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The State Department is failing to properly manage and oversee the distribution of international grants worth millions of dollars, according to the Government Accountability Office (GAO).
In a report released on Monday, the GAO found many grants are missing required documentation, are not monitored, and lack proper risk assessments, including whether an organization receiving taxpayer dollars is tied to terrorists.
“In most of the files GAO reviewed, grants officials did not fully identify, assess, and mitigate risks, as required,” the report said.
“State’s policies require grants officials to carry out a comprehensive review of potential recipients to identify risks,” the GAO added.
Risks involved when issuing grants include rampant corruption in a foreign country, and concerns of whether an organization is connected to terrorism.
“Risk factors could include a lack of stable financial infrastructure or experience in managing a U.S. government grant, past performance problems, an unusual or difficult environment, responsibility for a large amount of funds, and concern the organization might be involved in terrorist activities,” the report said.
The GAO reviewed 61 grants, ranging in amounts from $25,000 to $28 million. The majority of grants reviewed went to Afghanistan, Cambodia, and Turkey, while 13 were managed in Washington, D.C. In all, the grants totaled $172 million.
Half of the grants reviewed (32) did not have a monitoring plan, which is required by the State Department to ensure that the grant recipient is complying with its agreement and meeting goals.
“Grants officials generally did not adhere to State policies and procedures relating to documenting internal control activities,” the GAO said.
“Regardless of whether grants had monitoring plans, we found that only 16 of the 61 files contained evidence that the grants officials had completed the required review of all the recipient’s financial and programmatic reports to monitor for key information—including verifying timely progress toward the goals, as well as identifying and addressing any delays or inappropriate expenditures,” the report said.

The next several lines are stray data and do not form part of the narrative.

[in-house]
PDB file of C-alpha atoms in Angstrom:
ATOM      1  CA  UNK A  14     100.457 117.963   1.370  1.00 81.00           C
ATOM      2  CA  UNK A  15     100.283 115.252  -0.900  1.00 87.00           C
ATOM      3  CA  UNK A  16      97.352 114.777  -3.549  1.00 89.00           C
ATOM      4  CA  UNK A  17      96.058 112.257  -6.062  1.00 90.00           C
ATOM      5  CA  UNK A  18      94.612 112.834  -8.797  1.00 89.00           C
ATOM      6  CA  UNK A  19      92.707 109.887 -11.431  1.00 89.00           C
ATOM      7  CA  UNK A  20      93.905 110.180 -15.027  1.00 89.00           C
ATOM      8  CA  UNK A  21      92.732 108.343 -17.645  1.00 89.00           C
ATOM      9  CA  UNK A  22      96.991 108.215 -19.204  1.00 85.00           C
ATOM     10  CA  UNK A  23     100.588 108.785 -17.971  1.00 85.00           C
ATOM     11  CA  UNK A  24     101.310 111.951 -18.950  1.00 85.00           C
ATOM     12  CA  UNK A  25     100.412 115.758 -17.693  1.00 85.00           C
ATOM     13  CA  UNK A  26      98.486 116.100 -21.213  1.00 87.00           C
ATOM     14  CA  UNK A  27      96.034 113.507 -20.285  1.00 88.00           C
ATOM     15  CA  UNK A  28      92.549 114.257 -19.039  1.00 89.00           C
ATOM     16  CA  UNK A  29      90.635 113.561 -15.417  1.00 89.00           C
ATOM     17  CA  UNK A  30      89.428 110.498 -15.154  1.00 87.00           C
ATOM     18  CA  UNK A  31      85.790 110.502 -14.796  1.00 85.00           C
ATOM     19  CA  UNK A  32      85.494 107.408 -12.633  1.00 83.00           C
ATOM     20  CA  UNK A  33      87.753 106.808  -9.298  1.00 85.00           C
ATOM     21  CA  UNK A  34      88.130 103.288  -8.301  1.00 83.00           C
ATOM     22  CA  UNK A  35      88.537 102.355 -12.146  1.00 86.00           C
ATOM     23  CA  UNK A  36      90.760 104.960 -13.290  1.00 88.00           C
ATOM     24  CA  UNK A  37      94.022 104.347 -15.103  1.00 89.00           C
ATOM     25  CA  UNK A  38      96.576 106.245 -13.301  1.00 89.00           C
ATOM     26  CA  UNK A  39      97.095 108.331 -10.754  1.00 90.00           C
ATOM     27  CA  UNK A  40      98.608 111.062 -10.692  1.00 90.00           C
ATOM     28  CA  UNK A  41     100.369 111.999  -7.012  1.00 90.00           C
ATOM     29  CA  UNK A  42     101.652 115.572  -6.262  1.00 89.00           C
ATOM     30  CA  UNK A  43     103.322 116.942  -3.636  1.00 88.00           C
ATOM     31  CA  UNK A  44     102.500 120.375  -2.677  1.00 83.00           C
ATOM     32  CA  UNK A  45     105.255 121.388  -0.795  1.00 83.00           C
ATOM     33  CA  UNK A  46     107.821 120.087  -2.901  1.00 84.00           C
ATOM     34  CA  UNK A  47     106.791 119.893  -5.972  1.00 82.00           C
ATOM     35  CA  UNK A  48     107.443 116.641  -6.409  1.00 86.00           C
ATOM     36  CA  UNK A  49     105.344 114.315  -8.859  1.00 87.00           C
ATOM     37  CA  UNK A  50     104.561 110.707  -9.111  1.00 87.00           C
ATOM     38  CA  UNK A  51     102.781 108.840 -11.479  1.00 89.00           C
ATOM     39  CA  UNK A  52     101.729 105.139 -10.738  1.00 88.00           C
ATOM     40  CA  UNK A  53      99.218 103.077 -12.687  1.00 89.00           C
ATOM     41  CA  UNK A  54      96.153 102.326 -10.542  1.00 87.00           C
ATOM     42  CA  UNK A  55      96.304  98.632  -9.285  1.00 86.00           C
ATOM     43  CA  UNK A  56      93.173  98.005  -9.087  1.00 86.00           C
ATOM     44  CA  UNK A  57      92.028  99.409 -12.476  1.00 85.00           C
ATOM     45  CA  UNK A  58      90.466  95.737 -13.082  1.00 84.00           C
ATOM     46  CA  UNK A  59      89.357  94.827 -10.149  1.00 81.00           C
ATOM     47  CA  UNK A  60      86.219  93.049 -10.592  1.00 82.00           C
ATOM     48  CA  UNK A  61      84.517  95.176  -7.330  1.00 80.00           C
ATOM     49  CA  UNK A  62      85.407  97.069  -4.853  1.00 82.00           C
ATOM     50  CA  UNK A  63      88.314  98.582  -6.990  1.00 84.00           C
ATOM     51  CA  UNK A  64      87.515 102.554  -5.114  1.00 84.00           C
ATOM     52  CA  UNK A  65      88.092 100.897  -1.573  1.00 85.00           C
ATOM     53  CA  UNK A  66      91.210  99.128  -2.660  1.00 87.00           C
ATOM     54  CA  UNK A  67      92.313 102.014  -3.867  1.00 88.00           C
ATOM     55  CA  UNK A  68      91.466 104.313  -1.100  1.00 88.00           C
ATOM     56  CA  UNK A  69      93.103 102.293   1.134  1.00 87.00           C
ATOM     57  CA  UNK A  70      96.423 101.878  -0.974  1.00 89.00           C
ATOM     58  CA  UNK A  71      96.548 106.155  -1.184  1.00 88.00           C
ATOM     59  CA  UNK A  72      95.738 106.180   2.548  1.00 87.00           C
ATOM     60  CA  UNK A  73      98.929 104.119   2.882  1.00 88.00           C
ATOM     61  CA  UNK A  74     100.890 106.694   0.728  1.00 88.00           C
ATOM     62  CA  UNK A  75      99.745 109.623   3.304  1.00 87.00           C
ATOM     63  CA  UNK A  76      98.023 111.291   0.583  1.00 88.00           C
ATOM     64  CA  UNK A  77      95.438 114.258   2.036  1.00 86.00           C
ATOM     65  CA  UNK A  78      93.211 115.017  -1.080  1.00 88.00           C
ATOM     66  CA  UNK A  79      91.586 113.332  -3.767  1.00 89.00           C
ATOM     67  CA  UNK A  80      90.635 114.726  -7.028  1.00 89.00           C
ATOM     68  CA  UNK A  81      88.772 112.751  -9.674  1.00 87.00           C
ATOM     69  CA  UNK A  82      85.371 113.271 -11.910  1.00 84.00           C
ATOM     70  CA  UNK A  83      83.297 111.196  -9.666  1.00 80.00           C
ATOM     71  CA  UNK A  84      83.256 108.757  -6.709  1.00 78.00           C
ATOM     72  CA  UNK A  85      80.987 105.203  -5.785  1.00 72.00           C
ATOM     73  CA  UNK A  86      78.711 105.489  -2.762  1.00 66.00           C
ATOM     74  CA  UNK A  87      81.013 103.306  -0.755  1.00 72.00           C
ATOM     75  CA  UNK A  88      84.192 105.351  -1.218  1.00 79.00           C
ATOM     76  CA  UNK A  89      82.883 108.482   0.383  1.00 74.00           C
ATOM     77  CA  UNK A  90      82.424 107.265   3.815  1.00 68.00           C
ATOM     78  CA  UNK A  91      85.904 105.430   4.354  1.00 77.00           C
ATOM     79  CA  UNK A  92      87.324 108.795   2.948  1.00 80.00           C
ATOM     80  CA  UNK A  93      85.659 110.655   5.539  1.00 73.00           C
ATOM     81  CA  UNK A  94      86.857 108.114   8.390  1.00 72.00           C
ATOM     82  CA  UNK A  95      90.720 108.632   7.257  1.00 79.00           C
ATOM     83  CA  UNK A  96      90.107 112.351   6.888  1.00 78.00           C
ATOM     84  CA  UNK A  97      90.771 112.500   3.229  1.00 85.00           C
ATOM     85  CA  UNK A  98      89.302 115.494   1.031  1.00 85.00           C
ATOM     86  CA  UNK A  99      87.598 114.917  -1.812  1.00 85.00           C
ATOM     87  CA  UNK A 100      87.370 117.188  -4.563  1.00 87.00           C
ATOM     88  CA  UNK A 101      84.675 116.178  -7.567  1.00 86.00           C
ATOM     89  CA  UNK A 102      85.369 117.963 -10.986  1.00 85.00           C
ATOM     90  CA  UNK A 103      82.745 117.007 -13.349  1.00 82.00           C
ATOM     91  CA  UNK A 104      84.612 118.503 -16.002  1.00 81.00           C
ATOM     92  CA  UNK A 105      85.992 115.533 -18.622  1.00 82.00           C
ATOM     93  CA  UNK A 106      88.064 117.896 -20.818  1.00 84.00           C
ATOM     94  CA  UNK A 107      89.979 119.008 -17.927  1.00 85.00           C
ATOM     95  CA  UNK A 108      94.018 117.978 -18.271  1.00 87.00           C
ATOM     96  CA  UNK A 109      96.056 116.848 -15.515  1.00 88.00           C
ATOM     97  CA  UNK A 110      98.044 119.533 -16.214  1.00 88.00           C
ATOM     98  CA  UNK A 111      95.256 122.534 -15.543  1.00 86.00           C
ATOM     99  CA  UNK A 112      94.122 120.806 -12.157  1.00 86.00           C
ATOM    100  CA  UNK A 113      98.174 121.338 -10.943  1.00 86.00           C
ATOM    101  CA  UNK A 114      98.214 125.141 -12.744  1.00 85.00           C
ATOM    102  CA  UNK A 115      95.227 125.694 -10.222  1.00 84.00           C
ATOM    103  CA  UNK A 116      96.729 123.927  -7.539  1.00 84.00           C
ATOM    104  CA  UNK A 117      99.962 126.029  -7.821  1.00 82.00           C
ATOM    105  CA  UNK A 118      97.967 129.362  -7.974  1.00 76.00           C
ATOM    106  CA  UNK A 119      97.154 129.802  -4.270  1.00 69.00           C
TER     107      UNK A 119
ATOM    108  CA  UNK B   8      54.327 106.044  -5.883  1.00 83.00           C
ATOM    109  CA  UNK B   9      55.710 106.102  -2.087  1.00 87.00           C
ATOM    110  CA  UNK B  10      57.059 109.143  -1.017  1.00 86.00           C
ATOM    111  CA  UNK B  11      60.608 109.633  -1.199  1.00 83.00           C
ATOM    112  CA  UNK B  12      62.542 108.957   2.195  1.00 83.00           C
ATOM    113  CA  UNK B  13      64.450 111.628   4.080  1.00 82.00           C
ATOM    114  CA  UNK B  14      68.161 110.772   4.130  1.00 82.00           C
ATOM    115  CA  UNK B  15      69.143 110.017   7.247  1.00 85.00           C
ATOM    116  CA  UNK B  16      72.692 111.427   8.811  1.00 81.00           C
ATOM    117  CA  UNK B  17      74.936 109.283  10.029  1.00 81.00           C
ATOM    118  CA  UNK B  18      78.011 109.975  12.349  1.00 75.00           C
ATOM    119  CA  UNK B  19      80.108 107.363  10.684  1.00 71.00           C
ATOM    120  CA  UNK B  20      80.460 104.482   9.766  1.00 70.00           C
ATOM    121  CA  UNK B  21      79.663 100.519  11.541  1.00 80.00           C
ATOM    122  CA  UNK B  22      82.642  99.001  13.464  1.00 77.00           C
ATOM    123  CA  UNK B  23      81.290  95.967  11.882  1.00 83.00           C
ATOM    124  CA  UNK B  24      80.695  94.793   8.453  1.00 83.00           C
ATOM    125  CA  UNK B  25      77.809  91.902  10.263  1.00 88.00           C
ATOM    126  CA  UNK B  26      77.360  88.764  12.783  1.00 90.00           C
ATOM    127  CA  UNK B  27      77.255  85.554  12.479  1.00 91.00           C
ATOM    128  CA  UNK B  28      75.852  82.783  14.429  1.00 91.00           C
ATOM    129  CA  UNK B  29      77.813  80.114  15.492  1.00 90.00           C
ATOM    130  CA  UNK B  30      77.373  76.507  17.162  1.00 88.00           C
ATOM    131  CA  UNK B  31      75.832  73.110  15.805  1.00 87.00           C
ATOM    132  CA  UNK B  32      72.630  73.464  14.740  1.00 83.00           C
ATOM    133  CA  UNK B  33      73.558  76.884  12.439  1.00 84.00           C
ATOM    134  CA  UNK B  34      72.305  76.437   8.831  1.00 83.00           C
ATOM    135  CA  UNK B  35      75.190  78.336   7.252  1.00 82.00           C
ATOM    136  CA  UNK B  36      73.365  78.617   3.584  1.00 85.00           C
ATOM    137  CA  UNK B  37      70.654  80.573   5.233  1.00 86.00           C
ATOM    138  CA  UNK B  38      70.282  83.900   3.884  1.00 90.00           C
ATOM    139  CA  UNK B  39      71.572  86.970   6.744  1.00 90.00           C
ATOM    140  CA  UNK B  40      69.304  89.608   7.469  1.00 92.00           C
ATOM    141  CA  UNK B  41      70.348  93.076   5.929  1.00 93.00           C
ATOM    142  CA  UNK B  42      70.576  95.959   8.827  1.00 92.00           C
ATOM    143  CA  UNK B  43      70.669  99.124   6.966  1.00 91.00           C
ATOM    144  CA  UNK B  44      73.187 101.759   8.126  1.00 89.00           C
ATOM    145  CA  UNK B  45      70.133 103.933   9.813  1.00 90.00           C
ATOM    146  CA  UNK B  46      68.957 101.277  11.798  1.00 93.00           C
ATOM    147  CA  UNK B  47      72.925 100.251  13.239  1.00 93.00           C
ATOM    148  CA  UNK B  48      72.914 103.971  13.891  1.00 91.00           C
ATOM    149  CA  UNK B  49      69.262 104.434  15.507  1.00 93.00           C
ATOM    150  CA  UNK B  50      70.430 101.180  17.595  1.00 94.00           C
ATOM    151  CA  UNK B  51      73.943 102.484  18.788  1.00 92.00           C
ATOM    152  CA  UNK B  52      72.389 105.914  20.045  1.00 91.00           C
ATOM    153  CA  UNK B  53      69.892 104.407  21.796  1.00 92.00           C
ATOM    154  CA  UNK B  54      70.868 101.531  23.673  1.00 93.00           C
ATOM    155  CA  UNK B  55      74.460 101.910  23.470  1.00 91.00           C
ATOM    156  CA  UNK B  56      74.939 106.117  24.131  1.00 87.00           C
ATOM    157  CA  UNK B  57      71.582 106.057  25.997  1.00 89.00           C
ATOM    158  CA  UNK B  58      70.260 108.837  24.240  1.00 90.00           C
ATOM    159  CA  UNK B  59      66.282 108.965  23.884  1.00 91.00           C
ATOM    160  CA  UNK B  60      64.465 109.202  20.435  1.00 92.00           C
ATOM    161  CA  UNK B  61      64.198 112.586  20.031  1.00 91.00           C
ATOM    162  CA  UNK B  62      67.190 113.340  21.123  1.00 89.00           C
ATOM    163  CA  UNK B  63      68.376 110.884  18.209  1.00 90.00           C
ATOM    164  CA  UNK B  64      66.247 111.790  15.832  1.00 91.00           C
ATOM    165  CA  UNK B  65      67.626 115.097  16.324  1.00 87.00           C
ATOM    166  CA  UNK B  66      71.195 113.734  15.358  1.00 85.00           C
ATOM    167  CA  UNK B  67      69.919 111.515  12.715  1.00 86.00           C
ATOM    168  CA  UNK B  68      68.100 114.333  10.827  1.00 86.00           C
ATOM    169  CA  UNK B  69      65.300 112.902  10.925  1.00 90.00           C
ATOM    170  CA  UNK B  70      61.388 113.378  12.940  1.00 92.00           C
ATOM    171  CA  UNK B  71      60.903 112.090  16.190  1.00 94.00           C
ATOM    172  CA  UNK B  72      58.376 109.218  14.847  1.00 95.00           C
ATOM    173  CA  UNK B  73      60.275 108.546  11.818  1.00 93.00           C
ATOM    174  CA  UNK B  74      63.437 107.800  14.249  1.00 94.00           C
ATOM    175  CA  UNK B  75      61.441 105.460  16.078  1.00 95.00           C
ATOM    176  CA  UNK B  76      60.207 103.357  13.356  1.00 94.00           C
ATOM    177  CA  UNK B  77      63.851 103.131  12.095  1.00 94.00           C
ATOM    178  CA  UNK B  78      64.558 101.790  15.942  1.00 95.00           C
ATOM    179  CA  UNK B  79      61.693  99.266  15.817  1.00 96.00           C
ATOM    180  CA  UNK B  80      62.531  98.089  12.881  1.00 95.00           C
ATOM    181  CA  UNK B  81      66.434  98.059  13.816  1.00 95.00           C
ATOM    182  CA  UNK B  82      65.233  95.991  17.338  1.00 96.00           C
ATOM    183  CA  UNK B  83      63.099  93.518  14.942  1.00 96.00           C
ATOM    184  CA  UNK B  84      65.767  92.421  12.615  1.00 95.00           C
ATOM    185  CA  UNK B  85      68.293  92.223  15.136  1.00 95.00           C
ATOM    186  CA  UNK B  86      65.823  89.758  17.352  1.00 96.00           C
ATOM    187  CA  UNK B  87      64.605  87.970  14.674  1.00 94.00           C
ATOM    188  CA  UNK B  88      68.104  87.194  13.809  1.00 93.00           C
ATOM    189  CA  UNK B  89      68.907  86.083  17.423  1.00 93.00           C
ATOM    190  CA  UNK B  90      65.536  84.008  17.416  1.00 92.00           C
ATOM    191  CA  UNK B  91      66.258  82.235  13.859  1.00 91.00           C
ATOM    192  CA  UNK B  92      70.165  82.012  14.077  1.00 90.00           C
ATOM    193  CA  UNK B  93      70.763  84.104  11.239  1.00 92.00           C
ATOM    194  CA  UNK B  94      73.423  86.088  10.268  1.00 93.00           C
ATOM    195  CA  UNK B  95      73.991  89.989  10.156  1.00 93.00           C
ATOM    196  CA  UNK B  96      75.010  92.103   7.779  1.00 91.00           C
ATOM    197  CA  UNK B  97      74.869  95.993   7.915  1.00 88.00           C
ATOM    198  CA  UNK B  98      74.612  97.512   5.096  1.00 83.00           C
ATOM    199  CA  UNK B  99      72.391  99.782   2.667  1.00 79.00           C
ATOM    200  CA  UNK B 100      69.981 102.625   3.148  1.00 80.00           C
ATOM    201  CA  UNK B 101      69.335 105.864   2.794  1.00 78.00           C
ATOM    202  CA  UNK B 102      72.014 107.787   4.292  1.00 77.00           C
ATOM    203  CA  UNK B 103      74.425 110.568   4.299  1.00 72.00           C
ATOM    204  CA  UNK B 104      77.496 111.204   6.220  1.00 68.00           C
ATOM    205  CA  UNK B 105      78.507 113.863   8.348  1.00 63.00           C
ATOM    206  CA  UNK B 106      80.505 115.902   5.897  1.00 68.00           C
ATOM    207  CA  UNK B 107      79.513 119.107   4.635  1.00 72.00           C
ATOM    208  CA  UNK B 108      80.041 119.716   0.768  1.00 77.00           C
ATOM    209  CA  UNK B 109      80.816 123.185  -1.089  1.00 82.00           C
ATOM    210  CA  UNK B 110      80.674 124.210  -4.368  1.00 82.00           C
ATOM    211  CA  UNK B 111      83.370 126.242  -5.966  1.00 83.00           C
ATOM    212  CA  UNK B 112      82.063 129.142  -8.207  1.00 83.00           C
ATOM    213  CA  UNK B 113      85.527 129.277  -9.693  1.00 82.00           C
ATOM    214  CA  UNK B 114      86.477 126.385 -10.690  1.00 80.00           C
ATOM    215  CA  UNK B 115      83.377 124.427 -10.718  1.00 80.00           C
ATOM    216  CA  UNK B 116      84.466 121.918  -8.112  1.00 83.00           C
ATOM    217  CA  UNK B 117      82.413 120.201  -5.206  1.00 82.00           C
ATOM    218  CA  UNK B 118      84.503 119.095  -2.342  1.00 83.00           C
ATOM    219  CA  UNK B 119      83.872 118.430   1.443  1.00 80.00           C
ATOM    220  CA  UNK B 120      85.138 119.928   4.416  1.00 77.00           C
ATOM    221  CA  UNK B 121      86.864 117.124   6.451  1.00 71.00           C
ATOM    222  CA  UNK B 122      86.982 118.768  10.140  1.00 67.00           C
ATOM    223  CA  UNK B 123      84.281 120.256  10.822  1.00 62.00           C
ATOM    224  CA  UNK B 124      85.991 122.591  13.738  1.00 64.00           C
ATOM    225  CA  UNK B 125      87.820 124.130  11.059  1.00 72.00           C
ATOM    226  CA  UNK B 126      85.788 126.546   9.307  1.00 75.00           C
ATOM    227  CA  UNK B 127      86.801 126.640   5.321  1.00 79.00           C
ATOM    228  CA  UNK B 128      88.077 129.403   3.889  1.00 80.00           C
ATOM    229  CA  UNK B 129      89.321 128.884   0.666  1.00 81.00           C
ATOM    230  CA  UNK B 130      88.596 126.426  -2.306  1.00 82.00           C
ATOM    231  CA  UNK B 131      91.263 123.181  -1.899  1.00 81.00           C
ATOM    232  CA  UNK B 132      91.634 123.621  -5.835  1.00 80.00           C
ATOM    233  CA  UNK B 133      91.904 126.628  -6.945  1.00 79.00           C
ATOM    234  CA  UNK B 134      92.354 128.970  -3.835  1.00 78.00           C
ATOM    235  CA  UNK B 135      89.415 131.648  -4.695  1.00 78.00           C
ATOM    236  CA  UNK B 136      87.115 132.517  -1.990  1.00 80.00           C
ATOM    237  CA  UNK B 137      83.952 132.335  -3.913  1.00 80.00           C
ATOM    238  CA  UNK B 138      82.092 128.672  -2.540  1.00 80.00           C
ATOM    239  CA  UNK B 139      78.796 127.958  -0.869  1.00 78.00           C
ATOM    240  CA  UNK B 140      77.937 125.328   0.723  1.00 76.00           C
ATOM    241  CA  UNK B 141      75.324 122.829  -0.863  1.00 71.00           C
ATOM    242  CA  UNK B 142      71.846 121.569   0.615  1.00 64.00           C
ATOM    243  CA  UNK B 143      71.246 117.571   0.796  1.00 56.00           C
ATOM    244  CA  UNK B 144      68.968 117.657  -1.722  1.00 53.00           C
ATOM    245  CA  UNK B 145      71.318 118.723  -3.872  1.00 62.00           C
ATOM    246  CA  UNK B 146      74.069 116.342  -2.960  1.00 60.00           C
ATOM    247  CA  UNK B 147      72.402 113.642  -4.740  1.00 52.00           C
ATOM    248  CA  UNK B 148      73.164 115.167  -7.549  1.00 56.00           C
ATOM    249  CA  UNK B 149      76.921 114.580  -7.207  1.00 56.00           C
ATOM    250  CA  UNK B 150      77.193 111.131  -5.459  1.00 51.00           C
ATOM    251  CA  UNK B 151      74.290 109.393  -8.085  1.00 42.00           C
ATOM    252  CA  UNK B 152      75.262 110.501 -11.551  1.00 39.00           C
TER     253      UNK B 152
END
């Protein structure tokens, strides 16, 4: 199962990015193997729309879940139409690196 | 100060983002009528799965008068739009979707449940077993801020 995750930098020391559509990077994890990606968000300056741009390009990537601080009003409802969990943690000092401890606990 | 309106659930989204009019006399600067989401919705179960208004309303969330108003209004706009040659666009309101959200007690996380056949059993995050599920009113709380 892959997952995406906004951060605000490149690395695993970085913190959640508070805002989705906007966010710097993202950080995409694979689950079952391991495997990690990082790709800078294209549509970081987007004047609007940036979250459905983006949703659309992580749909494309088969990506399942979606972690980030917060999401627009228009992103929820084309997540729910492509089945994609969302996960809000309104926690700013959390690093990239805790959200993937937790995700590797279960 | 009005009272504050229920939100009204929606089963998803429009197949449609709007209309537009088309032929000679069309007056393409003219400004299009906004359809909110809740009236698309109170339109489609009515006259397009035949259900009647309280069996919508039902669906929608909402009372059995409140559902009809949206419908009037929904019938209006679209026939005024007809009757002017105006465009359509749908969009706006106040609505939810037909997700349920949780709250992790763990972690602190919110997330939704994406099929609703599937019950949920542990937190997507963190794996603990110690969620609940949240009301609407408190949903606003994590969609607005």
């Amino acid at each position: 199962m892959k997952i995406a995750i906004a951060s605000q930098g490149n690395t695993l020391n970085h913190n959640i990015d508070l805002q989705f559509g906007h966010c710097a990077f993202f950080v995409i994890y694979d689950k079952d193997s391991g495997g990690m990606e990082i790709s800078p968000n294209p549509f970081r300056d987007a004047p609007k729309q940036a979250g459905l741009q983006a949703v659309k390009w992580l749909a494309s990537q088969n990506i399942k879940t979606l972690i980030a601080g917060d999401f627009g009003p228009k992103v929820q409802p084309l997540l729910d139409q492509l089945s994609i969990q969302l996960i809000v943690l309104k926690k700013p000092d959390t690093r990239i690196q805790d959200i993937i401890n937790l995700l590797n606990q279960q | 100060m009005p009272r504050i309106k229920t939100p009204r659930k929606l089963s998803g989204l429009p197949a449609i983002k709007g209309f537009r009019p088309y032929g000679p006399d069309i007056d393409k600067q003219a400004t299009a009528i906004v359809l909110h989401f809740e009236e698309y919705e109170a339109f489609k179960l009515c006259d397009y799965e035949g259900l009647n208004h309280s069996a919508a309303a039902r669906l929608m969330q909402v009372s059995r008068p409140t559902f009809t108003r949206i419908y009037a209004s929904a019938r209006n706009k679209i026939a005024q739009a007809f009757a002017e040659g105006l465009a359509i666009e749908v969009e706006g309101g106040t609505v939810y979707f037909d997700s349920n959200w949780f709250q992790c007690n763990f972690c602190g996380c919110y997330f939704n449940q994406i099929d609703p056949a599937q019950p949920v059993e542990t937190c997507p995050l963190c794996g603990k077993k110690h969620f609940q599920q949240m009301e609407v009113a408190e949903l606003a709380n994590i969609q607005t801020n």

In addition, the GAO found that only 45 of the 61 grants had “at least partially undertaken a risk identification process.”
Of the 45 grants that had identified some issues, 33 were “missing key elements of a risk identification process, such as a review of the recipient’s financial systems and internal controls.”
“Only 12 of the 61 grant files we reviewed included a risk-level determination,” the GAO said. Only five grants, or 11 percent, had completely filled out a required checklist, which grant officials use to keep track of a project’s progress.
Grant officials blamed their lack of oversight on a variety of reasons, including busy work schedules.
Officials interviewed “cited a variety of reasons for not conducting the required risk analysis and documentation, including a misunderstanding of State policies and guidance, a heavy workload, and a lack of staff expertise,” the GAO said.
Other grant officers said they did not analyze risks because they “knew intuitively that the risk level was low.”
The report also found that key documentation was “frequently missing,” and that the State Department “does not have processes for ensuring compliance with risk analysis and documentation requirements.”
“Without the proper implementation of its internal control policies for grants management, State cannot be certain that its oversight is adequate or that it is using its limited oversight resources effectively,” the report said.
The State Department issued over $1.6 billion worth of grants in 2012.